Male osteoporosis: the silent disease that every year causes fractures to thousands of men in the world

As we get older, our bone tissue deteriorates and loses quality.

In women, this loss of bone quality becomes very evident after menopause, because estrogens, sexual hormones that have a protective effect on the skeleton, decrease.

But even though men don’t experience a sudden loss of sex hormones, they suffer many more bone fractures from osteoporosis than we imagine.

Osteoporosis is characterized by a decrease in bone mass and by deterioration of the microarchitecture and quality of bone.

These changes increase bone fragility and translate into a greater risk of suffering fractures, especially in some specific areas of our skeleton such as the hip, spine, and wrist.

The disease is estimated to cause more than 9 million fractures per year in the worldbut those affected are many more, around 200 million.

Affected people go unnoticed because often It is a silent, asymptomatic diseasewhich causes our skeleton to deteriorate without warning signs until the first fracture appears.

But why do we lose bone mass?

Throughout life, our skeleton undergoes cycles of bone turnover or remodeling in which the «old» or damaged bone tissue degrades and is replaced by new bone, capable of withstanding all the challenges that we subject our skeleton to. daily.

The problem is that, over the years, this process of replacing old tissue becomes deficientand the cells responsible for forming bone are not able to compensate for the loss of bone removed.

An older man in consultation with his doctor.Hormonal changes that occur during old age increase bone fragility and increase the risk of hip, spine, or wrist fractures. (Photo: GETTY IMAGES)

As a consequence, the bone balance begins to be negative. And we are losing quantity and quality of bone tissue as part of a natural and inherent process of aging.

matter of men

The problem is not just female. It is true that in women the loss of bone quality is very evident after the menopause, a stage that marks a marked decrease in the production of the female sex hormones, estrogens.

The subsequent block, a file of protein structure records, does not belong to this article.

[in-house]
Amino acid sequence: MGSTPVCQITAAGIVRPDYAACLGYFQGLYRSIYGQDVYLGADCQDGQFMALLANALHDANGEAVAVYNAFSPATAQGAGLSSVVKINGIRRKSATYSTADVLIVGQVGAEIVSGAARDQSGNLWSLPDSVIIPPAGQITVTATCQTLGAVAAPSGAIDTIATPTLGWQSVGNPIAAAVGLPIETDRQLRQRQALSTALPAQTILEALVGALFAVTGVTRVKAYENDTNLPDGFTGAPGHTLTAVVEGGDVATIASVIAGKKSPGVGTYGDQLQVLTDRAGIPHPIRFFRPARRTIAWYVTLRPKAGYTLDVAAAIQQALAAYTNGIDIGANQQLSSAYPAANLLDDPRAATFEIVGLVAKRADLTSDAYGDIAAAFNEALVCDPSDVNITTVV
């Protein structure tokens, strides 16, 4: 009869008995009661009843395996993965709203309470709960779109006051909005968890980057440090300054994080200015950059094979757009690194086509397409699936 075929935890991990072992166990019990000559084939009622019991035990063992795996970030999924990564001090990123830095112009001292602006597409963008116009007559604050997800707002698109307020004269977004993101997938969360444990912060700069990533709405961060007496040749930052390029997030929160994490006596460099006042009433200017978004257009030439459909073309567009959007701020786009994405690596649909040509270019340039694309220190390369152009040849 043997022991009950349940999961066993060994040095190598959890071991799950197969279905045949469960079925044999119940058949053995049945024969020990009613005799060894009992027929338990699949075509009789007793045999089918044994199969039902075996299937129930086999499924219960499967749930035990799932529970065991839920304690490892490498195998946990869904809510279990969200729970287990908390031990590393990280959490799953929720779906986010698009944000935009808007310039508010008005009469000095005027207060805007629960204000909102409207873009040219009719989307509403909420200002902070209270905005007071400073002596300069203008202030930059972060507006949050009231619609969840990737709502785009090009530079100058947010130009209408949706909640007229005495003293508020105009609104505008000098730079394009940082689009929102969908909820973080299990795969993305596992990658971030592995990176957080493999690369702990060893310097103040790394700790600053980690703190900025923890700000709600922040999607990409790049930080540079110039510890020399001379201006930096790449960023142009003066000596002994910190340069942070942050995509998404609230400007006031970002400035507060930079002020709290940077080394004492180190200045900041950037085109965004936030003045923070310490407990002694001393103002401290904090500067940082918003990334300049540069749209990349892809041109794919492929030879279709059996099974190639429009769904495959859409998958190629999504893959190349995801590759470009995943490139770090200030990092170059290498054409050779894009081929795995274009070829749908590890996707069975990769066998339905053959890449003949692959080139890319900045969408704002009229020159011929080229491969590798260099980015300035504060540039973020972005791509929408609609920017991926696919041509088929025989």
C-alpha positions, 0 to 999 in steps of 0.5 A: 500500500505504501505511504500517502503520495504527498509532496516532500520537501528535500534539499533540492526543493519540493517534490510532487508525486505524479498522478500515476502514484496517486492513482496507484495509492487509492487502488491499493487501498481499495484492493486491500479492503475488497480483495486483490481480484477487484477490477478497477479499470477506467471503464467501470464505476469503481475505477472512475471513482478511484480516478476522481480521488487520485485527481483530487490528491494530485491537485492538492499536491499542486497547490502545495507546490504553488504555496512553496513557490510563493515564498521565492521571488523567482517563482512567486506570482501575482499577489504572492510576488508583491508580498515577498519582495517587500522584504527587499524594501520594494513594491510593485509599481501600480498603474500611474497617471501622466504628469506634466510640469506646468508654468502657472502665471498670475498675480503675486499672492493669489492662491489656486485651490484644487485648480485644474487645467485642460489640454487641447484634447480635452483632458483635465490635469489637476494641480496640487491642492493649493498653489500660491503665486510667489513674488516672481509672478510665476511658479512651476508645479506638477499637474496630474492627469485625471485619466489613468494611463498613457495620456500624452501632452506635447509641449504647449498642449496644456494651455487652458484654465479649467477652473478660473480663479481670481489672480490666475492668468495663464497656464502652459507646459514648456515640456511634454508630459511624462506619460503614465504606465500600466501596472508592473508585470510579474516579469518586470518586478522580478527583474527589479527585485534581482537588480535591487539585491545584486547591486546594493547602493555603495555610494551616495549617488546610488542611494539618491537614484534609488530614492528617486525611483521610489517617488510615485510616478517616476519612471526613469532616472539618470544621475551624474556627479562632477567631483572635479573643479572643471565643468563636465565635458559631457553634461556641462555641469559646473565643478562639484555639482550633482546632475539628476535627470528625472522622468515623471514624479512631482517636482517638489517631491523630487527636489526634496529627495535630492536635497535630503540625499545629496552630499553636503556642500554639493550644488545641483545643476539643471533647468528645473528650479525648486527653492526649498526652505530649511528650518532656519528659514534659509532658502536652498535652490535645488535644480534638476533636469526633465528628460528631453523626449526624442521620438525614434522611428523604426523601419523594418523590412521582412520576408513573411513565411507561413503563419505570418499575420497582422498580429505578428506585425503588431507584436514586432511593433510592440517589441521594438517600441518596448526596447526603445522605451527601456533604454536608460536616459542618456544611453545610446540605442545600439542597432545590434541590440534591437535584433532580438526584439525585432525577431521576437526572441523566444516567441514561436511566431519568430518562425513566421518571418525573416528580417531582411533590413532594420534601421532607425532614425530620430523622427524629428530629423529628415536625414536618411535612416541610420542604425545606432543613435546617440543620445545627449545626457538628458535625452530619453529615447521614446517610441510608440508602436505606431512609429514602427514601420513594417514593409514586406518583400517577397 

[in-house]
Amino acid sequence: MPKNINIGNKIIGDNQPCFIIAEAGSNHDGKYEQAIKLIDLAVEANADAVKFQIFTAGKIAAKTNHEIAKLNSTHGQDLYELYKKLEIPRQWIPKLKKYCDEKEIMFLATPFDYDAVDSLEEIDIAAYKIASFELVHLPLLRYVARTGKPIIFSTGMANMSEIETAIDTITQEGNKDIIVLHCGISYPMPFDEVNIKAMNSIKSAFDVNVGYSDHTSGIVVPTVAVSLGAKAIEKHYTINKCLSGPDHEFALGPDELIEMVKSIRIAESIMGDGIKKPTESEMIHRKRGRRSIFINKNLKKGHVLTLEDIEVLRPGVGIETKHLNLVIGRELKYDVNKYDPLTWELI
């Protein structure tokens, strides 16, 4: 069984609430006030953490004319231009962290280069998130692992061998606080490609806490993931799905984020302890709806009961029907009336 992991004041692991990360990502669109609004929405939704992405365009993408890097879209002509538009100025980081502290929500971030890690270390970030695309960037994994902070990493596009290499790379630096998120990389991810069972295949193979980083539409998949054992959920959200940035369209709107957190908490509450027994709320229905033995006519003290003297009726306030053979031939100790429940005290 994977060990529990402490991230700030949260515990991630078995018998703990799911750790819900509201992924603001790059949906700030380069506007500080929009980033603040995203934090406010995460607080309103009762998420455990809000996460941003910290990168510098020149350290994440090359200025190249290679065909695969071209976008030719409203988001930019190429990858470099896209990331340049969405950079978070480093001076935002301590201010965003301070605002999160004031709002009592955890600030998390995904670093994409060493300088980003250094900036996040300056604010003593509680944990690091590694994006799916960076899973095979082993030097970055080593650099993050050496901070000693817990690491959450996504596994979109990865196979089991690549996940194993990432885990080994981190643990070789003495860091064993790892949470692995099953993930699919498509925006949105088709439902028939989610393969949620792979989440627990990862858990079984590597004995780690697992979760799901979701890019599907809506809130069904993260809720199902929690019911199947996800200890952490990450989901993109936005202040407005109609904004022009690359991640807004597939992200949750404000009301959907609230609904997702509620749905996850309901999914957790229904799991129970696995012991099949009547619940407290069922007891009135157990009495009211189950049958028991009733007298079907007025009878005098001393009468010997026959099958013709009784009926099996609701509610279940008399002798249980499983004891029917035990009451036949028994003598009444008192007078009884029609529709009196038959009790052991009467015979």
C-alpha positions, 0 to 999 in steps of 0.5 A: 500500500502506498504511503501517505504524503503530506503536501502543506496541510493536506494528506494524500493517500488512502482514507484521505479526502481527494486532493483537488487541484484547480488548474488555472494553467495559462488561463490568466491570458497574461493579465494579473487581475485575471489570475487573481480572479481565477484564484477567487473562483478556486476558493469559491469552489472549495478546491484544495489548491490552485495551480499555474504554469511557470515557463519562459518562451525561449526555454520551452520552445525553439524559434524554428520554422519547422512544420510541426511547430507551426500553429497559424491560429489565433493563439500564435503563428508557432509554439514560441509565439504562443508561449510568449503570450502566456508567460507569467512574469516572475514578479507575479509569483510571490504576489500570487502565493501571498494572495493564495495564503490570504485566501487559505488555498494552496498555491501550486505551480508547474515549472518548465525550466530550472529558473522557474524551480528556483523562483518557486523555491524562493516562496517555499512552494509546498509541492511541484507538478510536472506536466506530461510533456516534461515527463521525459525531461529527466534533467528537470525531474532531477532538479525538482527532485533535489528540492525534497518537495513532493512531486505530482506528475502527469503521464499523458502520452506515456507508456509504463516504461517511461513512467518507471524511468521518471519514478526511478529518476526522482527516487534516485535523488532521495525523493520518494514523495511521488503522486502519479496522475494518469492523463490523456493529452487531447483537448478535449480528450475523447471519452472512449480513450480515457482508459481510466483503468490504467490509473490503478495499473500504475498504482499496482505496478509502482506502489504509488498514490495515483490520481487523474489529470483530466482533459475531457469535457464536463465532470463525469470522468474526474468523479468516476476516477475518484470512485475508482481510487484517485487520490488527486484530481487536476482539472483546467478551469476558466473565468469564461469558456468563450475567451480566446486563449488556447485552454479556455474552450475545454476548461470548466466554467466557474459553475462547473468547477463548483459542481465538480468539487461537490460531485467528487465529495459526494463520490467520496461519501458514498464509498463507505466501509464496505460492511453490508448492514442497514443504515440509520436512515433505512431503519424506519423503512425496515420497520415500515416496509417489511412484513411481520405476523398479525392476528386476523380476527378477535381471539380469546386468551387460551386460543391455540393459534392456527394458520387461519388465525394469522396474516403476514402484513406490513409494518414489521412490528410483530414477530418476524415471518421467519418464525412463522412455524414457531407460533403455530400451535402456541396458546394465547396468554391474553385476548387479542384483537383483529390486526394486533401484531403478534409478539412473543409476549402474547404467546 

These hormones exert an important protective effect against the loss of bone mass and their decrease at the beginning of the menopause also causes a sudden drop in bone mass.

However, around the 25% of osteoporotic fractures occur in men.. And what is more important, the complications and mortality associated with these fractures are higher in men than in women.

In fact, it is estimated that each year around 80,000 men will suffer a hip fragility fracture, and that one in three will die within the first year and as many will fracture again.

Despite these data, osteoporosis in men is underdiagnosed and therefore, in many cases, without treatment. Sometimes, health professionals are not sufficiently aware of the fact that osteoporosis can affect men, which contributes to delaying its diagnosis.

The maximum peak of bone mass is reached during the third decade of life, between the ages of 20 and 30. And from that moment on, we begin to lose bone tissue.

However, in men this peak is reached later, since they start puberty later and stay in it longer than women. In addition, androgens, the male sex hormones, increase bone thickness, which is a definite mechanical advantage.

An older man complains of bone pain.Experts have found that osteoporosis in men is underdiagnosed, and therefore, in many cases, there is no treatment to prevent it from causing fractures. (Photo: GETTY IMAGES)

Another important factor is that in men there is no sudden loss of sex hormones, as occurs in women after menopause: male hormonal decline occurs gradually from the fourth or fifth decade of life.

later and worse

All these factors cause men to develop osteoporosis at least a decade later than women.

This fact contributes to an increase in severity and the risk of mortality after the fracture, among other things because with aging there is also a situation of low-intensity chronic inflammation that accelerates the process of bone degradation, thus increasing the risk of fractures and makes their repair difficult.

With age, vitamin D deficiency also increases, a fundamental hormone for bone mineralization and quality, and muscle function is diminished.

In the case of hypogonadism (a condition in which the testicles in men produce little or no sex hormones), alcohol abuse, or continued treatment with glucocorticoids used as anti-inflammatory or immunosuppressive drugs, the process is further accelerated.

At this point, we must be clear that the quality of our bones has a direct effect on our health, so all of us, men and women, must worry about taking care of our skeleton. Mainly keeping us active, consuming a varied diet rich in calcium and vitamin D, limiting alcohol intake and avoiding tobacco.

*Arancha R. Gortázar and Juan Antonio Ardura are professors of Cellular Biology at CEU San Pablo University (Spain).

*This article was published on The Conversation and reproduced here under the Creative Commons license. Click here to see the original version

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